electrical energy

Electrical energy is the power an atom's charged particles have to cause an action or move an object. The movement of electrons from one atom to another is what results in electrical energy.

Every time you plug a toaster or cellphone charger into a wall outlet, electrical energy is powering those devices. Examples of this kind of energy are also seen in electric eels, lightning, and batteries. But electrical energy doesn't just generate electricity — it can also be converted into other kinds of energy, like the thermal energy that heats up your toaster and toasts your bread, or the mechanical energy that makes an electric car move fast.

Definitions of electrical energy
  1. noun
    energy made available by the flow of electric charge through a conductor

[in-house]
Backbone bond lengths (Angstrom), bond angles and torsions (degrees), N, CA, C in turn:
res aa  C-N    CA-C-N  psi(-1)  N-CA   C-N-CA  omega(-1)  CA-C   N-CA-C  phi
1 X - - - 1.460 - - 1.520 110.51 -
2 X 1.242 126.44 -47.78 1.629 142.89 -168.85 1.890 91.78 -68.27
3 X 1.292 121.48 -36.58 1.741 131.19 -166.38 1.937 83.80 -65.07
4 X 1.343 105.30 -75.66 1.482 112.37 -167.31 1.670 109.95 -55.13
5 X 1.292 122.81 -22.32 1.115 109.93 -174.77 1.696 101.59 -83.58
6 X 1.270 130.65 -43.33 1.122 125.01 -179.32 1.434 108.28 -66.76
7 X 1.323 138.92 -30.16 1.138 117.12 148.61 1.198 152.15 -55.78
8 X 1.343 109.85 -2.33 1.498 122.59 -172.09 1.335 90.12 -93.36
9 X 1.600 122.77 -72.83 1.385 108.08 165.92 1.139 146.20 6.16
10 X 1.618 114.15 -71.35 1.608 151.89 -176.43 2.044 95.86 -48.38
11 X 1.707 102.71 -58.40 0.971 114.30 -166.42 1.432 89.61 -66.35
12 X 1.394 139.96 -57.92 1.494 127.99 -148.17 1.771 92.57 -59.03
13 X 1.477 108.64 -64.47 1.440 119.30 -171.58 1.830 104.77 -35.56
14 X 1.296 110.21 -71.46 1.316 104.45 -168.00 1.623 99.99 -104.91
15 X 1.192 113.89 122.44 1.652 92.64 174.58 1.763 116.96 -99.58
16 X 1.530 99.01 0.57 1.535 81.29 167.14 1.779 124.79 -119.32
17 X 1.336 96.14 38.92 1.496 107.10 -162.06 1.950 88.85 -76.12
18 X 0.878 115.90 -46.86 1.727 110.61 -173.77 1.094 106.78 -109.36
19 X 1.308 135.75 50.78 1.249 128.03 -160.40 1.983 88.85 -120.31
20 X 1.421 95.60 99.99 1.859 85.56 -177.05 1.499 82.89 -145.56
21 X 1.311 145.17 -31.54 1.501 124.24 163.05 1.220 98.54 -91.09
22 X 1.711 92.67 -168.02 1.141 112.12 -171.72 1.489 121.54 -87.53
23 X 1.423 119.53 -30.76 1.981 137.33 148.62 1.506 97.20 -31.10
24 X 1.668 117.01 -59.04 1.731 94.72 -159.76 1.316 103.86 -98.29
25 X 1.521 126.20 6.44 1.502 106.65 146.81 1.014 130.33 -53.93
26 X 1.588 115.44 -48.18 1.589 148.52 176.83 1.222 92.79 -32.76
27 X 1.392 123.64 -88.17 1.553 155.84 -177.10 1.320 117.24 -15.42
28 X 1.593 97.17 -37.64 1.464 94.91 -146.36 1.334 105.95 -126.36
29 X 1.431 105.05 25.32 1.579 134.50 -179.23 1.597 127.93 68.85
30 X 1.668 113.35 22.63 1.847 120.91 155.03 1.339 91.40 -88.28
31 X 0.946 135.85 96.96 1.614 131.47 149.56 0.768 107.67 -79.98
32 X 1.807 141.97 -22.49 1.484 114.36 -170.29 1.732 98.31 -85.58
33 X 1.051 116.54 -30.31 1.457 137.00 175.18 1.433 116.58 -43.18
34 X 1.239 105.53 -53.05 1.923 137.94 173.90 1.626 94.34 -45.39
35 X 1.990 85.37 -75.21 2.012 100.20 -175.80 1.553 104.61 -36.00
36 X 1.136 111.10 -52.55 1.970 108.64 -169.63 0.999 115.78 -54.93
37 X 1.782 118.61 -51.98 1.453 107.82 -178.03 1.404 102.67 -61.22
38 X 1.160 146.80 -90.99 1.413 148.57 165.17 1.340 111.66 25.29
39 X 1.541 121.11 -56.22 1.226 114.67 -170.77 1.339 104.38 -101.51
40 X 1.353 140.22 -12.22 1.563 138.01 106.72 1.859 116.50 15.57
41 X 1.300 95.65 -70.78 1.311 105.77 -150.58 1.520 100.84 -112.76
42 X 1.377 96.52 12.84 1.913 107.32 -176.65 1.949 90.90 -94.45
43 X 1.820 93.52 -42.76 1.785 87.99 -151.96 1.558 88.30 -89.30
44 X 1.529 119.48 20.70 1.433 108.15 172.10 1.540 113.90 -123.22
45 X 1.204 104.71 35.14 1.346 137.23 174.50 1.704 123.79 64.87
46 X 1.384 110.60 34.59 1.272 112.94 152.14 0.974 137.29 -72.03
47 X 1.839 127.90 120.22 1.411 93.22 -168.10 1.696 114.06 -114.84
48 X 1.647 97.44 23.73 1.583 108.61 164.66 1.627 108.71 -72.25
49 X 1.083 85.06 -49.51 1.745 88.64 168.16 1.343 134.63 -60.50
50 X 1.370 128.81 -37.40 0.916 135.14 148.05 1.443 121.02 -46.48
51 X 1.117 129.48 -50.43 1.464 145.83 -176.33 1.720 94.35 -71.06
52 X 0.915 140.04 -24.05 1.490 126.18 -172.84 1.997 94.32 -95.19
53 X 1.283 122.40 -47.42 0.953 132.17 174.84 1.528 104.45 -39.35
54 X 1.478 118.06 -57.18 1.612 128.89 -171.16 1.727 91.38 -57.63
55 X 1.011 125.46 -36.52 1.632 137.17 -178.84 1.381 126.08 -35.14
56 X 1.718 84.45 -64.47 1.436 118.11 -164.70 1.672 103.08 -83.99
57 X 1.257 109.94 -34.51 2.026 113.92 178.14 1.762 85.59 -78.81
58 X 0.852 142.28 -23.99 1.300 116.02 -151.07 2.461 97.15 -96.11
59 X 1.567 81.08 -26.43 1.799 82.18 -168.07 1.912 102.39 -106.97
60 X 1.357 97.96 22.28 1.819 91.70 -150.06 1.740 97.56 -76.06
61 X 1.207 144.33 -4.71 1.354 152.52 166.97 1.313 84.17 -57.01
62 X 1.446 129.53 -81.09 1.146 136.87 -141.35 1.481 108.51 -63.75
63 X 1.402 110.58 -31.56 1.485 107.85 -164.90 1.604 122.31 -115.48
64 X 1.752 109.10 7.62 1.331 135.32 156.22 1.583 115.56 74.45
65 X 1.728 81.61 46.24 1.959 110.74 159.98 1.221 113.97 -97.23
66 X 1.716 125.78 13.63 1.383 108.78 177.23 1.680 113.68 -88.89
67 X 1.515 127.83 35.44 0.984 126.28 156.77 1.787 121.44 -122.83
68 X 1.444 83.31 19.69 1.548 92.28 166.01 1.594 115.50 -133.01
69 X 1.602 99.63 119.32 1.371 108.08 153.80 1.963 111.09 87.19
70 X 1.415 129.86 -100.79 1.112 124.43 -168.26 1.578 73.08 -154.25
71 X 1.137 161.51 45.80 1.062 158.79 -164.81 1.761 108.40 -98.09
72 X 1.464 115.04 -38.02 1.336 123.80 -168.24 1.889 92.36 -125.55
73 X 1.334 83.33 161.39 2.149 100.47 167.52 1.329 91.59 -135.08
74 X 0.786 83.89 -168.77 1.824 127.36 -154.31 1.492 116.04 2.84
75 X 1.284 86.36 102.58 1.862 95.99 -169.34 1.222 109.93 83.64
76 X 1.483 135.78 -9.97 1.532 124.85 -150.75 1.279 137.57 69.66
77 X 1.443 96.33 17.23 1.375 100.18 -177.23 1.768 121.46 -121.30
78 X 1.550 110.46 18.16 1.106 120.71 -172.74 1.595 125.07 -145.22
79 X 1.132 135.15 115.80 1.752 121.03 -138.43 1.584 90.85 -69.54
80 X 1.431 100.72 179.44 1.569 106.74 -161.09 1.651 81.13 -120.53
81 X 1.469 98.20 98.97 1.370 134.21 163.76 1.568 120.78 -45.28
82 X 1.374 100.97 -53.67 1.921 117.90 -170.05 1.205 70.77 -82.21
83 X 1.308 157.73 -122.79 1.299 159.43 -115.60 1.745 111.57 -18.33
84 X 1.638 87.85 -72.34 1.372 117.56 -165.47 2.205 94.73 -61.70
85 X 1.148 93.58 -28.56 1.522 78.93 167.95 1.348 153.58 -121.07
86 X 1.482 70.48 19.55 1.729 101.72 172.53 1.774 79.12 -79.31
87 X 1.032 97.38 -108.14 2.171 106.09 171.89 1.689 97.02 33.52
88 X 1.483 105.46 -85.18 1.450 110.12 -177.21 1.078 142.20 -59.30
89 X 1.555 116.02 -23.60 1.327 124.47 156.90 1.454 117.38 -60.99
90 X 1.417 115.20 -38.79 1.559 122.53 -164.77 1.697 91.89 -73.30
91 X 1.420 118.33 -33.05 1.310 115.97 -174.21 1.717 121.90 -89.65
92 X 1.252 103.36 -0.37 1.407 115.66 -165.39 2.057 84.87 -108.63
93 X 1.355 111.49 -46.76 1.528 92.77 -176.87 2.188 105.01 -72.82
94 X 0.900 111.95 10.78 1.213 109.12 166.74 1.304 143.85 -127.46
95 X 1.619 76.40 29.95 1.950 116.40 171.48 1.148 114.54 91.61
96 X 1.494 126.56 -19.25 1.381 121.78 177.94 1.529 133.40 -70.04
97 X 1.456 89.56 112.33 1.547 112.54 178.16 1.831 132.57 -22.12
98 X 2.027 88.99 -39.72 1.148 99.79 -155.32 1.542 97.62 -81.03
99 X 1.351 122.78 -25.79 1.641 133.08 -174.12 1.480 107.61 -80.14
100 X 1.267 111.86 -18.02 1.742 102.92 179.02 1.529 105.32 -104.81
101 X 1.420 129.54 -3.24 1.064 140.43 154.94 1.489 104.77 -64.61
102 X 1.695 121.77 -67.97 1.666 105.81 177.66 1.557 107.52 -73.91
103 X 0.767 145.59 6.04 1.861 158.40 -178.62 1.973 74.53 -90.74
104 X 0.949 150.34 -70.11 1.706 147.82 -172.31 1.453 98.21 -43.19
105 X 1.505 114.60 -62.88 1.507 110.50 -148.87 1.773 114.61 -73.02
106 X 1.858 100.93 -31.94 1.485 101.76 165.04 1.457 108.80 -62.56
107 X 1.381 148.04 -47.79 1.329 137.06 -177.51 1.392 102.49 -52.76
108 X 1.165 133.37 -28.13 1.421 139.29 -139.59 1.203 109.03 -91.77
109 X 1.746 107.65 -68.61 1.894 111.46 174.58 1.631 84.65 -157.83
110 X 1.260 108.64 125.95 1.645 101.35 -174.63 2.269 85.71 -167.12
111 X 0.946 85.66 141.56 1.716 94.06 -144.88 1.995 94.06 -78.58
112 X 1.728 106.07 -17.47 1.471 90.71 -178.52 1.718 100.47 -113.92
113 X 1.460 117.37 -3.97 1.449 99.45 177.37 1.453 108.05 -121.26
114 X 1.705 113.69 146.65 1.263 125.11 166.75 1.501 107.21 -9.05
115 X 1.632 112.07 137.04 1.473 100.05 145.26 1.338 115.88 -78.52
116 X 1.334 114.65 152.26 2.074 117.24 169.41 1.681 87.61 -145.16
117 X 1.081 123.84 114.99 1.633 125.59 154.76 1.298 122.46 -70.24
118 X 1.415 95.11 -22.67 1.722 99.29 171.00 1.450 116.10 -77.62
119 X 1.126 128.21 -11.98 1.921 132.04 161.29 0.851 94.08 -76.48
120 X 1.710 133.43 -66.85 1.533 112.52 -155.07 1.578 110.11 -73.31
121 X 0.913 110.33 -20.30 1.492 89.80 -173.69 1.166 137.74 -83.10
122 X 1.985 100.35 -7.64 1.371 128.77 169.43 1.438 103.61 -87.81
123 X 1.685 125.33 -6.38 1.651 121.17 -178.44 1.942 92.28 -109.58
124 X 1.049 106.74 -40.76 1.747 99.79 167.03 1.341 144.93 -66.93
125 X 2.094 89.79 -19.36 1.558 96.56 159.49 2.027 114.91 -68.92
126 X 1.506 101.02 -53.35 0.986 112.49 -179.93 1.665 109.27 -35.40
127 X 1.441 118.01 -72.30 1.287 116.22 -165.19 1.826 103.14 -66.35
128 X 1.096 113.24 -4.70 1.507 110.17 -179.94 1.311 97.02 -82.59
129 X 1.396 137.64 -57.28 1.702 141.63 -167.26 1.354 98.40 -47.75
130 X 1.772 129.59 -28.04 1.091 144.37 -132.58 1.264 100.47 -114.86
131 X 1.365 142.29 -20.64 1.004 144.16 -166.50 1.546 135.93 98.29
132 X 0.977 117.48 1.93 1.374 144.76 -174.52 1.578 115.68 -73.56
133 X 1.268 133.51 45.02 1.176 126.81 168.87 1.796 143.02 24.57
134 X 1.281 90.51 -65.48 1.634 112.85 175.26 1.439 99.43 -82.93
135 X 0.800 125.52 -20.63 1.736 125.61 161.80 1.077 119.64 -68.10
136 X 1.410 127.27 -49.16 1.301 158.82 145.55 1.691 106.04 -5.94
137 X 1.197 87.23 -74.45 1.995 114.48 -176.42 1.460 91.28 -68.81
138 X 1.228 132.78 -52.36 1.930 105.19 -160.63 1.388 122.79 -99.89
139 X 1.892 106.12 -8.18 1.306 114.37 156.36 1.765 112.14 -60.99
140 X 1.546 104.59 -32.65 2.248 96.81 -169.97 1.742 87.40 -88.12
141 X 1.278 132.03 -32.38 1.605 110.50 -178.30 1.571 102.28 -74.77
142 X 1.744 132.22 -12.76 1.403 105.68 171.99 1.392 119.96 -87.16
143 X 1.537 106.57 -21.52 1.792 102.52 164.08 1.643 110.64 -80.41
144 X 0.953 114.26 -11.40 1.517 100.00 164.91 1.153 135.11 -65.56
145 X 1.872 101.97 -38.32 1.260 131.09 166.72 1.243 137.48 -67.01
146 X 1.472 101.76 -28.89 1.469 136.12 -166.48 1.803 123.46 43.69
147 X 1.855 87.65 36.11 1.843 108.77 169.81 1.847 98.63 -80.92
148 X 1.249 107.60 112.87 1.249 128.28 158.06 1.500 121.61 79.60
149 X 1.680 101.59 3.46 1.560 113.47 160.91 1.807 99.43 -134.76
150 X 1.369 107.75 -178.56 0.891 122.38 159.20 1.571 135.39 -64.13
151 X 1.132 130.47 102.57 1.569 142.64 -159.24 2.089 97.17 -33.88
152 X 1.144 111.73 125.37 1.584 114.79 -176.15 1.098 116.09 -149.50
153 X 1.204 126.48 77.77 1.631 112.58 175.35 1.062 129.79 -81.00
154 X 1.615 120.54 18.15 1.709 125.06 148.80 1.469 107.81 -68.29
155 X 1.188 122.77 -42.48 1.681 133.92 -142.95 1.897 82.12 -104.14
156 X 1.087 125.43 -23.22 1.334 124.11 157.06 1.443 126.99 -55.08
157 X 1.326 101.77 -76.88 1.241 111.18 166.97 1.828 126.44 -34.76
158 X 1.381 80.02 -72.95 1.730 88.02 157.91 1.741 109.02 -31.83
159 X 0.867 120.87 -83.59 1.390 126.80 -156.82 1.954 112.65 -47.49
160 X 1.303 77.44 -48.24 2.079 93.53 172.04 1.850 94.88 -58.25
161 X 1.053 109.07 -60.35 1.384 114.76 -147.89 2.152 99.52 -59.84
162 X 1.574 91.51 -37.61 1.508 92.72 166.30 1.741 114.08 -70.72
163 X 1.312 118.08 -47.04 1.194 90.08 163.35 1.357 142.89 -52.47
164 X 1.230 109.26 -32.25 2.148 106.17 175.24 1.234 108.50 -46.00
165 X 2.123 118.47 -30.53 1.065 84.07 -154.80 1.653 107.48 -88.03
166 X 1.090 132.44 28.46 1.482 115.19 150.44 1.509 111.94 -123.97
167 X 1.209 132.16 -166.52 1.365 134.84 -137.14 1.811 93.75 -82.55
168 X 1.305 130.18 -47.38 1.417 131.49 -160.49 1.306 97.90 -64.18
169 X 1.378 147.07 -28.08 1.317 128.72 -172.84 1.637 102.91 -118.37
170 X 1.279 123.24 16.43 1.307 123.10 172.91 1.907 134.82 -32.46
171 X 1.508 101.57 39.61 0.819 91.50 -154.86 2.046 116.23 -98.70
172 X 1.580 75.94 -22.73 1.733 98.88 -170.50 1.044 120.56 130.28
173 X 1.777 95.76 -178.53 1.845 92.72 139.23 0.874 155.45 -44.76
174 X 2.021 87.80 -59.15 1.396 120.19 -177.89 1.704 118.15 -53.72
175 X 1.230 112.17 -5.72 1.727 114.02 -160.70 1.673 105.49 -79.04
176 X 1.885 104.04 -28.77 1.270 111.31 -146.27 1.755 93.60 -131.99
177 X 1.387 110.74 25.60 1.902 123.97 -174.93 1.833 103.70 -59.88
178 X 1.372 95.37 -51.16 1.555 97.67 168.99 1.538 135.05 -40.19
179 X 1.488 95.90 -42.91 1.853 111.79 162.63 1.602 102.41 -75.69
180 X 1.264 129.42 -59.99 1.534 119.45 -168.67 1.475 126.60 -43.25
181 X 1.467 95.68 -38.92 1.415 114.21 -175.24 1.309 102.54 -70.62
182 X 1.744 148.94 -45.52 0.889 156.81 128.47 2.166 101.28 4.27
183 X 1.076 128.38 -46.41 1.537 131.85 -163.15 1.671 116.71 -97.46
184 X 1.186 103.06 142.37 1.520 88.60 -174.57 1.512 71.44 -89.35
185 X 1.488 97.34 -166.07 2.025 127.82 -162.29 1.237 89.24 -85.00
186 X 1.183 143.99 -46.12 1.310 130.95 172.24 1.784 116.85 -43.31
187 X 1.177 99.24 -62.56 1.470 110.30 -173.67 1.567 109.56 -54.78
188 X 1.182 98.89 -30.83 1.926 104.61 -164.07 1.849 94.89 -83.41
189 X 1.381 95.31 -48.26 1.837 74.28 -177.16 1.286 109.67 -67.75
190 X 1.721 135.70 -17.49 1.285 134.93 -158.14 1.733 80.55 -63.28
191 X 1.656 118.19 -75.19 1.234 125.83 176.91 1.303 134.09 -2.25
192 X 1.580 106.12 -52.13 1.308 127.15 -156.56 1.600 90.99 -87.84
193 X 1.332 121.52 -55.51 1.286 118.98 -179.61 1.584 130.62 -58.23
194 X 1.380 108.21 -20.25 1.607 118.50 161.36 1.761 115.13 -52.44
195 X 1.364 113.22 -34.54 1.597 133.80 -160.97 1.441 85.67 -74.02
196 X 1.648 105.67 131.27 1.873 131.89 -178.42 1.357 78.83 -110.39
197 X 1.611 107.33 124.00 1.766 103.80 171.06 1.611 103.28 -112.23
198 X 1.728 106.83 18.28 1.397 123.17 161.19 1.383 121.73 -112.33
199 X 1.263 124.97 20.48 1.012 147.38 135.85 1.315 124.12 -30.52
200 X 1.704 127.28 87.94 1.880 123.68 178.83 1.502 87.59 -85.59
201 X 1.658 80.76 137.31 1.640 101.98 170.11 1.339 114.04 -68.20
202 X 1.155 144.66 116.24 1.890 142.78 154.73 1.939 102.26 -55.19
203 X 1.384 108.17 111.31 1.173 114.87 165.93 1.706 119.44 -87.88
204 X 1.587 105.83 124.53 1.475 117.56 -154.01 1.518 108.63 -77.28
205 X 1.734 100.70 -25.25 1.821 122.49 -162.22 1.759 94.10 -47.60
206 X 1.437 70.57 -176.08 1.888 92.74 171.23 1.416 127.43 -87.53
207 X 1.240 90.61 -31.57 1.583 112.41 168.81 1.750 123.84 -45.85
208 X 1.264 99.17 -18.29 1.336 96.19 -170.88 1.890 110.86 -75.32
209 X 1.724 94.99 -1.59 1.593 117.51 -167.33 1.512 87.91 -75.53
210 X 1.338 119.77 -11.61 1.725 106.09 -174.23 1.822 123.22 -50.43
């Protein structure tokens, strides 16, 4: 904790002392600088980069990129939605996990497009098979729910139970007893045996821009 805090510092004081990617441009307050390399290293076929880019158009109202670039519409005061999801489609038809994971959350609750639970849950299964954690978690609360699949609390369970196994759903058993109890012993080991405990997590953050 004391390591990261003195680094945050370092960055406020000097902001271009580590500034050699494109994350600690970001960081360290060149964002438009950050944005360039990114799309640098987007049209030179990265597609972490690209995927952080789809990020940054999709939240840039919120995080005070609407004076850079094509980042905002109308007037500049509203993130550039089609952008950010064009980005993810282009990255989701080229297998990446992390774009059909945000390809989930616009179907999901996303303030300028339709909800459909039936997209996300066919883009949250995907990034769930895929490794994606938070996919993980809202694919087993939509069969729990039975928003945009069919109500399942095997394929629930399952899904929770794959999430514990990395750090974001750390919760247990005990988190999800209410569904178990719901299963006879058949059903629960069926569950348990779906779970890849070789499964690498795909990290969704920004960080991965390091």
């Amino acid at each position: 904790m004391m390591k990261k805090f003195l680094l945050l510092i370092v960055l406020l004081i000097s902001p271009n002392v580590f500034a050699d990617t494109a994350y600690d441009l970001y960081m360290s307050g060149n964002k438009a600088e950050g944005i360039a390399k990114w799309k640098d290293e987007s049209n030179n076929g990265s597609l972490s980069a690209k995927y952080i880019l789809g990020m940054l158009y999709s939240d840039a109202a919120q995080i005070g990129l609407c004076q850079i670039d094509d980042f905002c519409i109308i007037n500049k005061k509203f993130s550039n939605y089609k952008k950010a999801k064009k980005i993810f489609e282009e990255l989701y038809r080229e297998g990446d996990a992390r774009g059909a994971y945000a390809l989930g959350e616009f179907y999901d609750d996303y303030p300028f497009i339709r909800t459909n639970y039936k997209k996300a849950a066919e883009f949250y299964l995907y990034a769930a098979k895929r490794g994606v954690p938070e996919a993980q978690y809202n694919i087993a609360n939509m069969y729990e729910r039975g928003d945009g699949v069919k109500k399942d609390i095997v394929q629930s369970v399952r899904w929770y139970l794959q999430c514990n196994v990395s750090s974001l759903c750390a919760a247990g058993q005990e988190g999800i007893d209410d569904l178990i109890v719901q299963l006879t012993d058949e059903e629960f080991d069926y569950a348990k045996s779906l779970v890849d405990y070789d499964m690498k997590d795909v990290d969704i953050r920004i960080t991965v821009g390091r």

synonyms: electricity
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    types:
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    AC, alternating current, alternating electric current
    an electric current that reverses direction sinusoidally
    DC, direct current, direct electric current
    an electric current that flows in one direction steadily
    signal
    an electric quantity (voltage or current or field strength) whose modulation represents coded information about the source from which it comes
    interrupt
    a signal that temporarily stops the execution of a program so that another procedure can be carried out
    type of:
    energy, free energy
    (physics) a thermodynamic quantity equivalent to the capacity of a physical system to do work; the units of energy are joules or ergs
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